19 December 2010

Let's Check the Rules

While I'm on the subject of castling, as in Posts with Label 'Castling', there was a relevant question a few months ago on the Chessexpress blog: Fischer Random Fun. Although it dealt with a specific position (SP748 RBKNNQBR),
Assume that White does castle Queenside [...] If White then moves the Bishop on g1, the Queen on f1, the Knight on e1, and the 'castled Rook' on d1 off the back rank, can White now castle Kingside, as the King and Rook have not yet moved?

the same question applies to any start position (SP) with King on c1 and the h-side Rook on any square except d1. It can also apply to any SP with King on g1 and the a-side Rook on any square except f1.

I'm no expert on the rules of chess960 (not to mention the rules of traditional chess), so my first reaction to this sort of question is always, 'Let's see what the rules say'. In 2009, the rules of chess960 were incorporated into the FIDE Handbook, under Laws of Chess :: Appendices (section: 'F. Chess960 Rules'). There we find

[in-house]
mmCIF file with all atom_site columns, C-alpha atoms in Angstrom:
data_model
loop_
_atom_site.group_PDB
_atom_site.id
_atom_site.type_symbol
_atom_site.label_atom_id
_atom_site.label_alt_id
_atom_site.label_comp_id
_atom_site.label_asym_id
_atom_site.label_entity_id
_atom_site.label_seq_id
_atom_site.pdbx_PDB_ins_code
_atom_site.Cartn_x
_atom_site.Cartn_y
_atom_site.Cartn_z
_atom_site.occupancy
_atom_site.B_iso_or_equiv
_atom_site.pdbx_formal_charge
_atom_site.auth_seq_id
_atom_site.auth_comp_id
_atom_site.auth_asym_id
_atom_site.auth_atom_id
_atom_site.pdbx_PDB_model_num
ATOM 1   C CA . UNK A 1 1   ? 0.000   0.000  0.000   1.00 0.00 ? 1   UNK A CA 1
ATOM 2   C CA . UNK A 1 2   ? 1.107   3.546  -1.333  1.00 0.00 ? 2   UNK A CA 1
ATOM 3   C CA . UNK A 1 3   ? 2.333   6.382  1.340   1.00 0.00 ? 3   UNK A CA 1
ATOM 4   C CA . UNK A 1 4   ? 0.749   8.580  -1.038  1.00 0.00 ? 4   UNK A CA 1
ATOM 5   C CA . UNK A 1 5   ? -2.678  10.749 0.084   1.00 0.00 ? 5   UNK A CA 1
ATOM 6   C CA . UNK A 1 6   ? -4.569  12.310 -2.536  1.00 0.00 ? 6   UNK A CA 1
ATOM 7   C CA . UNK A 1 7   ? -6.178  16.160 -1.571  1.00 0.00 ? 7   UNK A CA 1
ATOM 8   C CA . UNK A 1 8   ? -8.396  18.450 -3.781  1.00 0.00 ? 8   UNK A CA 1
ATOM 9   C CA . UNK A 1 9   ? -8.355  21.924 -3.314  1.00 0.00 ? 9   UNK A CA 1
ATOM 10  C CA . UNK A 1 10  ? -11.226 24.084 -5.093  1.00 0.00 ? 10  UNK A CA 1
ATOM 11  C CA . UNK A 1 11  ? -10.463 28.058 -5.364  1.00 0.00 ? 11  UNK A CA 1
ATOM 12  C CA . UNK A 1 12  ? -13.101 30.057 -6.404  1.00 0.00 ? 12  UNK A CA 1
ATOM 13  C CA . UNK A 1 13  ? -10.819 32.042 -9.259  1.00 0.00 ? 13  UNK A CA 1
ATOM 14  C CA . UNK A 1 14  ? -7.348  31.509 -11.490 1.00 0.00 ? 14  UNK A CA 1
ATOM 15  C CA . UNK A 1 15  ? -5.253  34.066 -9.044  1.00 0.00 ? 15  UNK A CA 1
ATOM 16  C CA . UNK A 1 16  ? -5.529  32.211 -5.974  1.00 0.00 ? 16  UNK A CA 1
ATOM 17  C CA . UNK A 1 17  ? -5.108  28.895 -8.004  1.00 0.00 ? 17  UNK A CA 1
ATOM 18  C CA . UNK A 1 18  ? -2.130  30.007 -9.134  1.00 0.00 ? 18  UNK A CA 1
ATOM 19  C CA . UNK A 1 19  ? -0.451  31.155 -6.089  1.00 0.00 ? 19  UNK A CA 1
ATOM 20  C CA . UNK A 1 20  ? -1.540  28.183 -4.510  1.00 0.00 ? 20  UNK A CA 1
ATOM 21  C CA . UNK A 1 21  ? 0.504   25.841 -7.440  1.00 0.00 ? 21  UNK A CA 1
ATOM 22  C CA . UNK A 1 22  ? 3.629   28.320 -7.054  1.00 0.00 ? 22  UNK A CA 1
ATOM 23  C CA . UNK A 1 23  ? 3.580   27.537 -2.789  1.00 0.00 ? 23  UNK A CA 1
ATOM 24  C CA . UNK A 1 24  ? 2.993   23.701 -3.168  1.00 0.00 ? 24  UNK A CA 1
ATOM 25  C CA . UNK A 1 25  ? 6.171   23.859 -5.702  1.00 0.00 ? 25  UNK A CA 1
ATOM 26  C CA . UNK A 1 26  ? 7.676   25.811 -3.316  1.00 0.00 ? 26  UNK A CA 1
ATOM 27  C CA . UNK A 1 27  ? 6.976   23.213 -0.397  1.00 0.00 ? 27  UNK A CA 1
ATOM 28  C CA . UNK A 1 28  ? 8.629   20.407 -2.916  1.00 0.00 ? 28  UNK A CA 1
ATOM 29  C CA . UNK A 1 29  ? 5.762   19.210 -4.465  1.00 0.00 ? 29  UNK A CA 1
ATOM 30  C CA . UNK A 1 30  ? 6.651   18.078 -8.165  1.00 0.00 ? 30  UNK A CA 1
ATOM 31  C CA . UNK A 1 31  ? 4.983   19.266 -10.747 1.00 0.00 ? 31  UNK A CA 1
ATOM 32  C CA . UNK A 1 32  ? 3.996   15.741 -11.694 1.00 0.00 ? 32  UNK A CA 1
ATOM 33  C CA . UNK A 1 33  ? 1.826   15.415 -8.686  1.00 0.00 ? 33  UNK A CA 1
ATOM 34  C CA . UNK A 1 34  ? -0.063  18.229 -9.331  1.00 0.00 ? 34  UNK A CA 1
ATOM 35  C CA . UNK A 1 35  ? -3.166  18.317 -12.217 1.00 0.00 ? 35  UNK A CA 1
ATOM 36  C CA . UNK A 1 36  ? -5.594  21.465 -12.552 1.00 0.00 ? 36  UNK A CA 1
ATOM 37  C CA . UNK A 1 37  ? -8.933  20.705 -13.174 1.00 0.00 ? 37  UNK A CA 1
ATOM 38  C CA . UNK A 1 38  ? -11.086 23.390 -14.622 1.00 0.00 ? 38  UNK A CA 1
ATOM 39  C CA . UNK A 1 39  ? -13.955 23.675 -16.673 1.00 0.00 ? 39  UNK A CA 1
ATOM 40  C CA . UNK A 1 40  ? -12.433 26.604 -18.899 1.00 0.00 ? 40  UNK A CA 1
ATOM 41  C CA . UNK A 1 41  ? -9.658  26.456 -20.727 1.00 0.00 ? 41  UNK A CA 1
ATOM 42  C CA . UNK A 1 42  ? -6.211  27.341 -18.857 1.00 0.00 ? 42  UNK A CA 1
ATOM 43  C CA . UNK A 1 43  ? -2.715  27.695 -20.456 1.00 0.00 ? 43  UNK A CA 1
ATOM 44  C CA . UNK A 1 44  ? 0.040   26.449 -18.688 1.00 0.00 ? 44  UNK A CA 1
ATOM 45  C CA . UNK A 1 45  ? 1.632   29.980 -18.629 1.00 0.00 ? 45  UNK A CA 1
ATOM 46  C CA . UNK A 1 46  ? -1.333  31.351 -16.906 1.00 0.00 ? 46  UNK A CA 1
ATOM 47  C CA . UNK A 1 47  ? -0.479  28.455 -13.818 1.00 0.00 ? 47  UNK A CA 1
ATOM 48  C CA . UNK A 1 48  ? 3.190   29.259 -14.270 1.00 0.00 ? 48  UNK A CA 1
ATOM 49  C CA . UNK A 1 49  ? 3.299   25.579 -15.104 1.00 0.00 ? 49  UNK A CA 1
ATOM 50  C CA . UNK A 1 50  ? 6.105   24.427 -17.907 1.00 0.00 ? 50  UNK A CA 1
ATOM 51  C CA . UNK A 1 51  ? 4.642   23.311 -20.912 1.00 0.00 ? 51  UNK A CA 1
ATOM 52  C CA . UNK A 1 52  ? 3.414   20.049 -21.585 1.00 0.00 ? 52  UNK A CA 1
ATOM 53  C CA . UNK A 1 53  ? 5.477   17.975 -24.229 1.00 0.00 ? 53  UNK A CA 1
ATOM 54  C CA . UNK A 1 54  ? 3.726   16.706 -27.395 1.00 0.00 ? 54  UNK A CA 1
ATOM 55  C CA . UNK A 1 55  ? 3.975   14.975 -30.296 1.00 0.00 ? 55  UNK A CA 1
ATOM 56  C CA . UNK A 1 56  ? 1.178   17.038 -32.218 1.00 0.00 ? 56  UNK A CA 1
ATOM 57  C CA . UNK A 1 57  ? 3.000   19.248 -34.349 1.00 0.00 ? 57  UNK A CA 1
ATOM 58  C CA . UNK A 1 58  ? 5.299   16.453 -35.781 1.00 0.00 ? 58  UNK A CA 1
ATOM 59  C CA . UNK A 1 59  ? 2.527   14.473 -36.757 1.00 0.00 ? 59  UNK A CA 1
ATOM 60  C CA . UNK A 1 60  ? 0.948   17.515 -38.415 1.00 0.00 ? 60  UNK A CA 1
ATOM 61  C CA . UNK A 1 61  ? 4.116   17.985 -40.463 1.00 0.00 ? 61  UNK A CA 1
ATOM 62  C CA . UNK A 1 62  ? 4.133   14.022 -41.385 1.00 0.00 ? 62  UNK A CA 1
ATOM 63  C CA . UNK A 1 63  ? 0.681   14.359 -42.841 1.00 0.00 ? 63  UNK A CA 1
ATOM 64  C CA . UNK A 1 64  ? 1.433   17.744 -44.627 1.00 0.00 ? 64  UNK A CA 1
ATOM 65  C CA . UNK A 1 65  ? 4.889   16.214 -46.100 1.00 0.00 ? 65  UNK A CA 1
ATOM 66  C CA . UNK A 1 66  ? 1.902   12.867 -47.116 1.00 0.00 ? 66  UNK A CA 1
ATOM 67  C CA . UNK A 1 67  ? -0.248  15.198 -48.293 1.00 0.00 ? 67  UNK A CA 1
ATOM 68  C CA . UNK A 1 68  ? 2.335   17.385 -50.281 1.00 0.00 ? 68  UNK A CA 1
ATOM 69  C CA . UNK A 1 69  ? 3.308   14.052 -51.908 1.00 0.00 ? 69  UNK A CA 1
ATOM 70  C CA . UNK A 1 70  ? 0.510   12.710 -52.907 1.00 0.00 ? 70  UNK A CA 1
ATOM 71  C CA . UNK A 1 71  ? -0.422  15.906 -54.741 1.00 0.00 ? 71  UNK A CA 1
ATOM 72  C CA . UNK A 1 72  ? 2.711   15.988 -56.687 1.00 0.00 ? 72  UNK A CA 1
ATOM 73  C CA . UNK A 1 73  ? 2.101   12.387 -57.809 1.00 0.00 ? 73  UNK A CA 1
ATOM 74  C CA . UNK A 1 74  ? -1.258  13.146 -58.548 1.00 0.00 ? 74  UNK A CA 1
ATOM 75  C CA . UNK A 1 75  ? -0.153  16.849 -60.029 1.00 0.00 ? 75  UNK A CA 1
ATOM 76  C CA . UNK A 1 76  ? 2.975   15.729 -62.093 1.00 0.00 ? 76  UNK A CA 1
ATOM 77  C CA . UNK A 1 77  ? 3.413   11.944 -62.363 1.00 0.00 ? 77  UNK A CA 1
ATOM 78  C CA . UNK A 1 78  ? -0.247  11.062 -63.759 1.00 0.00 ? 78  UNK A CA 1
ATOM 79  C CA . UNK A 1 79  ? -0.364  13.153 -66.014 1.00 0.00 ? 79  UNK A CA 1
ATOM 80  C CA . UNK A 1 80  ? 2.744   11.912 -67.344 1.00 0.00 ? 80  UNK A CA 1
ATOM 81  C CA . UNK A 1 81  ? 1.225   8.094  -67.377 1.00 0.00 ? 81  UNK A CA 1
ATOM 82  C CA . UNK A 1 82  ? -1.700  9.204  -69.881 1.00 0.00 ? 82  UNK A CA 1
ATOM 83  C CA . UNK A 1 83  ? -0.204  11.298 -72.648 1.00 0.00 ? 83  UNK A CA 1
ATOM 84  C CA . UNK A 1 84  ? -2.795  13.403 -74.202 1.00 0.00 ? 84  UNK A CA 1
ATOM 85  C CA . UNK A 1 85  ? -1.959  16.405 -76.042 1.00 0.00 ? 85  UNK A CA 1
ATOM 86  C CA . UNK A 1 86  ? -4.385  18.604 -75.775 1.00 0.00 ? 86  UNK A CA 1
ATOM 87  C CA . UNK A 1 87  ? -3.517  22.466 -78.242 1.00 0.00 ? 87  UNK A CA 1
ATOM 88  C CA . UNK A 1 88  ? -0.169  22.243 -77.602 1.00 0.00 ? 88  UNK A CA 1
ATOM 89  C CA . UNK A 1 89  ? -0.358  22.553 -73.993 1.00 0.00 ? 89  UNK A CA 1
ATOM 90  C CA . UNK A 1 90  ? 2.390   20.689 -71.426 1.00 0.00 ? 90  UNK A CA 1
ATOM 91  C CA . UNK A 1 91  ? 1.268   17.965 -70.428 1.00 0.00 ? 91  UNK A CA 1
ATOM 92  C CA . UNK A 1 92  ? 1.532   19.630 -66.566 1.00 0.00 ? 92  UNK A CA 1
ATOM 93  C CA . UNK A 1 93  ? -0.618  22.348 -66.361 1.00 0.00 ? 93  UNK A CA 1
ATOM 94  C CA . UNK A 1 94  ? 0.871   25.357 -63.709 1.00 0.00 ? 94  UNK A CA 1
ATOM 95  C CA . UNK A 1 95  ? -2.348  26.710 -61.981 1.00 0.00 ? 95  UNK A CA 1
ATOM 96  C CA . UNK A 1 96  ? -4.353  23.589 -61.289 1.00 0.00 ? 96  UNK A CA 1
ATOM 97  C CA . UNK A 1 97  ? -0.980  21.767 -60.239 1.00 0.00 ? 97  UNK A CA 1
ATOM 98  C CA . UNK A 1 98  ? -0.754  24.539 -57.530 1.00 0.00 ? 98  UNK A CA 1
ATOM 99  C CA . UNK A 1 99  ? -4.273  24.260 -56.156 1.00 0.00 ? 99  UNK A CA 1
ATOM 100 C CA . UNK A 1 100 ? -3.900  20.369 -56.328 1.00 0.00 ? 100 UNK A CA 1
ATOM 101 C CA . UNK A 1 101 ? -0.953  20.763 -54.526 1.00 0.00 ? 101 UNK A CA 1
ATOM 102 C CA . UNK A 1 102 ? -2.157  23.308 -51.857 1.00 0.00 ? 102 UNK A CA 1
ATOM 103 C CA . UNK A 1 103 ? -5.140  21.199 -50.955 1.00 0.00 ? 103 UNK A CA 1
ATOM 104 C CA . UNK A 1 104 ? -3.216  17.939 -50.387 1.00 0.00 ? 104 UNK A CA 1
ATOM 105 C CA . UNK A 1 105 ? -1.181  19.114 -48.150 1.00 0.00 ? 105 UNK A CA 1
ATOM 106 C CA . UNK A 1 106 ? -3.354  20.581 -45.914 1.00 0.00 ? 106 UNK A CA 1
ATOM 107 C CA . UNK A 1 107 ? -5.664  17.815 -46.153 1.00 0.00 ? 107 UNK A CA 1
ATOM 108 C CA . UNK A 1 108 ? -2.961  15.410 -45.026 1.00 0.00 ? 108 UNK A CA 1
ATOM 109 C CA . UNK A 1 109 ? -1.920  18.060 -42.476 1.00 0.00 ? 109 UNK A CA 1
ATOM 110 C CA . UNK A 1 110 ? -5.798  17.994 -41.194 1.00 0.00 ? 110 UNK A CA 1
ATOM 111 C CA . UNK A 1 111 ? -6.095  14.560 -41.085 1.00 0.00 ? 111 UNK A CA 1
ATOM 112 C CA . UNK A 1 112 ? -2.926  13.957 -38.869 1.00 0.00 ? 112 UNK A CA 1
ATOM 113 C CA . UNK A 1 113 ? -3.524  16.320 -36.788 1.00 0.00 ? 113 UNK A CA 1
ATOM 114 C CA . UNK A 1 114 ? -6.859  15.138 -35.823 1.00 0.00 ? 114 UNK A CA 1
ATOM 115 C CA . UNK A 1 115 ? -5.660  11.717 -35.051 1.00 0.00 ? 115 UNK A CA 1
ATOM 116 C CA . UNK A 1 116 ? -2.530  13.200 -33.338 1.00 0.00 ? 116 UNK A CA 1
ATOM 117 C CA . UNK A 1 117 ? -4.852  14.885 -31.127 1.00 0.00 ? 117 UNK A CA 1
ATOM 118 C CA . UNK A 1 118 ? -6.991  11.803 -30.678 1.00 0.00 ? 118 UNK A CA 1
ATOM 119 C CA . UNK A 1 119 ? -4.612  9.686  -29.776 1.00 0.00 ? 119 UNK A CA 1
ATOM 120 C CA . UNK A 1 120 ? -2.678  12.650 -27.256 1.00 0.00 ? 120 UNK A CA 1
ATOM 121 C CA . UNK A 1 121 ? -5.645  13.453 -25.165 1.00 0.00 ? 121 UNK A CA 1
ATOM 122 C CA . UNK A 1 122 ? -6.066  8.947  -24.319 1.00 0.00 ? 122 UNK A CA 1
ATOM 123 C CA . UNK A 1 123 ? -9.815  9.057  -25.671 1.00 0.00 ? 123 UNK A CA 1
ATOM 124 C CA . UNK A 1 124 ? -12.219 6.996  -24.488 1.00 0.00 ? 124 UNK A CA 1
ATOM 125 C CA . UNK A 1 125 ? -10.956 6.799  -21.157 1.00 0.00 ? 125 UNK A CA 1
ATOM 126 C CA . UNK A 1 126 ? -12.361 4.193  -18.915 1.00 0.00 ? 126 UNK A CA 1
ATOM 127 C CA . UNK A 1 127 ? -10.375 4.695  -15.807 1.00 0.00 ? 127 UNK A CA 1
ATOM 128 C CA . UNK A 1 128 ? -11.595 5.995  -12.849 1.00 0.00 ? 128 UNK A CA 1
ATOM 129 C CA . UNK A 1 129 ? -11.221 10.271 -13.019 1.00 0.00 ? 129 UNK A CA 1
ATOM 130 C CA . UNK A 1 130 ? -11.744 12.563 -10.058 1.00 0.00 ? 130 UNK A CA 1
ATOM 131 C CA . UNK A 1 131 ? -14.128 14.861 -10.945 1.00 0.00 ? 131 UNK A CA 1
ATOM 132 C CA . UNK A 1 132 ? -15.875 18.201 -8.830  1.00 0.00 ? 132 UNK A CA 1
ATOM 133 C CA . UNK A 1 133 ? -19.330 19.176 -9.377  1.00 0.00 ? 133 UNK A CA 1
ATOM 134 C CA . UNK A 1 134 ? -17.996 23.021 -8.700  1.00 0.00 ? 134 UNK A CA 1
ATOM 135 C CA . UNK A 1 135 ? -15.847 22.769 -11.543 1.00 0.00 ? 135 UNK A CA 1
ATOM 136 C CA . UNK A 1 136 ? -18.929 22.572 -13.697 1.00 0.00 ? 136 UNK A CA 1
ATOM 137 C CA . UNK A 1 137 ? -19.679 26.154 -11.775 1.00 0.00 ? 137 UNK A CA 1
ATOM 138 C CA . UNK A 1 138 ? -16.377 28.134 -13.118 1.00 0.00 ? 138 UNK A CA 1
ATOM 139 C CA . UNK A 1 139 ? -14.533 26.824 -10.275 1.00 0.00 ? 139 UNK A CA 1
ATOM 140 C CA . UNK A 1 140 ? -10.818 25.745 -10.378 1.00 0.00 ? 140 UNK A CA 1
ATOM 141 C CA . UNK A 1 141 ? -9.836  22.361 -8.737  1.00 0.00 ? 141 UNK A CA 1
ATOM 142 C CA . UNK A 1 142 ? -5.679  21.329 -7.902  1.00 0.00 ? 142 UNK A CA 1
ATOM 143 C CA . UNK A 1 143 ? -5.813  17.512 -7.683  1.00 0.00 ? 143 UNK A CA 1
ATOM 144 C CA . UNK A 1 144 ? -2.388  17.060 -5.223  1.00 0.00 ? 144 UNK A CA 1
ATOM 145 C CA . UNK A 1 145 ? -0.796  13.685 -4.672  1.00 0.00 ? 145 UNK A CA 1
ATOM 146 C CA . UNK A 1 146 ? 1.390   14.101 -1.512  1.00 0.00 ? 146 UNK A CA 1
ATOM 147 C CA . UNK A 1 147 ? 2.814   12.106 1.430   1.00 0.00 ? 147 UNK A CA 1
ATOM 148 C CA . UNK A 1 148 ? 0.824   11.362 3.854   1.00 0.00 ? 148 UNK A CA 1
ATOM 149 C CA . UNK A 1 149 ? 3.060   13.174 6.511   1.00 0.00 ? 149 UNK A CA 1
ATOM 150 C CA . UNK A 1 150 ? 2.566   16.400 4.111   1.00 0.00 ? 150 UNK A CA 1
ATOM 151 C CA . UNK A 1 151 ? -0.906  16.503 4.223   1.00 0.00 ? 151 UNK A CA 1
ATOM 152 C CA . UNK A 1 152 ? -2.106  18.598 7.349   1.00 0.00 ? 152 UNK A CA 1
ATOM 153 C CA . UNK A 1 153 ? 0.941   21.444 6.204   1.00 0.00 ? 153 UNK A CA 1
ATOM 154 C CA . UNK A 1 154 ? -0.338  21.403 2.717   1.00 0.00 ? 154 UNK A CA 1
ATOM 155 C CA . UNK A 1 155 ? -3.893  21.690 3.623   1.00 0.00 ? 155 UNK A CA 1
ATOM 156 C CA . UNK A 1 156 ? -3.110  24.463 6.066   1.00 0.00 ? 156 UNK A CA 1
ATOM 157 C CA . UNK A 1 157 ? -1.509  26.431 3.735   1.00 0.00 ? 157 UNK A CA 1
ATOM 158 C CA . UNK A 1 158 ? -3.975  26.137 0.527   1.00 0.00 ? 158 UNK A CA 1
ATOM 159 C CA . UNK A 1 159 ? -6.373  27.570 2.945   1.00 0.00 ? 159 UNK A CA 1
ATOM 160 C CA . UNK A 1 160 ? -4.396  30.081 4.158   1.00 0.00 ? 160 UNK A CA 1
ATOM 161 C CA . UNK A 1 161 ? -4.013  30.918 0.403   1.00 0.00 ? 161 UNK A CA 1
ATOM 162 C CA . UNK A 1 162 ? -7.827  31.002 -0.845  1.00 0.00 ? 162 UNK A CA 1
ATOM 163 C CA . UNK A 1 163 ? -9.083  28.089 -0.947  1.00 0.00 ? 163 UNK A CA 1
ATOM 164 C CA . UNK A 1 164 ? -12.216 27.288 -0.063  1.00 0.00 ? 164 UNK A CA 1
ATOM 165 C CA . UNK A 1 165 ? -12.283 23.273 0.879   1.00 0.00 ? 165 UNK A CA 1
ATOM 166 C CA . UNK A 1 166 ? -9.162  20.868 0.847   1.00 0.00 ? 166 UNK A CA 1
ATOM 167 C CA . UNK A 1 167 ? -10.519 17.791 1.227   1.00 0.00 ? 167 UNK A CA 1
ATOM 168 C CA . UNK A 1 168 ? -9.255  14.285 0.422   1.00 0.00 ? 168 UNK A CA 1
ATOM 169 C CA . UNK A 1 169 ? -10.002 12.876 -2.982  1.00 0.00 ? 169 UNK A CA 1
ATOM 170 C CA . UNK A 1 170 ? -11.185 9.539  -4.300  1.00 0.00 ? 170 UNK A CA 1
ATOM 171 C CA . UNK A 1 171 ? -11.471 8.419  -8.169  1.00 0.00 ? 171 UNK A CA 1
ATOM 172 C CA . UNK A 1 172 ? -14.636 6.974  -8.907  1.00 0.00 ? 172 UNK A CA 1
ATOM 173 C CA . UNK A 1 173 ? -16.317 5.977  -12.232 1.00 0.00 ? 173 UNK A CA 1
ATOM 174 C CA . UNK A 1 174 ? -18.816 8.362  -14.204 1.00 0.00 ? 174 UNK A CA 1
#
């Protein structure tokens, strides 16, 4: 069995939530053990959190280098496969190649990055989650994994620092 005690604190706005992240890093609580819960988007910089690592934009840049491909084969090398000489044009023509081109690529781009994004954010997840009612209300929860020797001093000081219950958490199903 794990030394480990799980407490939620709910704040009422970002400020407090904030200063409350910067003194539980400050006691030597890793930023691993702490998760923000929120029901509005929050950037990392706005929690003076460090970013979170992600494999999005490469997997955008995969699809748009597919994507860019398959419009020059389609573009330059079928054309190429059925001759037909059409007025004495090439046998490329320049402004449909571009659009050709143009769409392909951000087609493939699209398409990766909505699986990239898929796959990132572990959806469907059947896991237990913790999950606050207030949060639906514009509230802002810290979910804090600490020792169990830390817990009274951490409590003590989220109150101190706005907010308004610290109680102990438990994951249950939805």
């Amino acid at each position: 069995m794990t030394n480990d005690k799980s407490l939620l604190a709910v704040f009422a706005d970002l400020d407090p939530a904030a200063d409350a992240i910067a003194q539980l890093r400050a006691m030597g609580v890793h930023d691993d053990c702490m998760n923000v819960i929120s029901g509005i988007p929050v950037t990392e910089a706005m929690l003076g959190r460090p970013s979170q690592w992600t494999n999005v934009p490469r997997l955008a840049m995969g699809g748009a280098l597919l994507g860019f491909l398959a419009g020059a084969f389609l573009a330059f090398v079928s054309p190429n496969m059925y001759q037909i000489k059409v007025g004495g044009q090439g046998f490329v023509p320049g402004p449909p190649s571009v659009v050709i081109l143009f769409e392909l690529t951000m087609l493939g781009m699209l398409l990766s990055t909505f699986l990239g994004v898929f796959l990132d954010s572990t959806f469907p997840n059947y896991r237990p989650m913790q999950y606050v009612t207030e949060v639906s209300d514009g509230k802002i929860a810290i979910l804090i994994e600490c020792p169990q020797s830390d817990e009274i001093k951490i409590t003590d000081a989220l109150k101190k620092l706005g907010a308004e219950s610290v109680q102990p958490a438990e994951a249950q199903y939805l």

F.3 Chess960 Castling Rules: a. Chess960 allows each player to castle once per game, a move by potentially both the king and rook in a single move. [...]

That's clear enough. Since a player can only 'castle once per game', it's not possible to castle Queenside, then Kingside, or vice versa. As they say, 'When all else fails, read the instructions!'

No comments: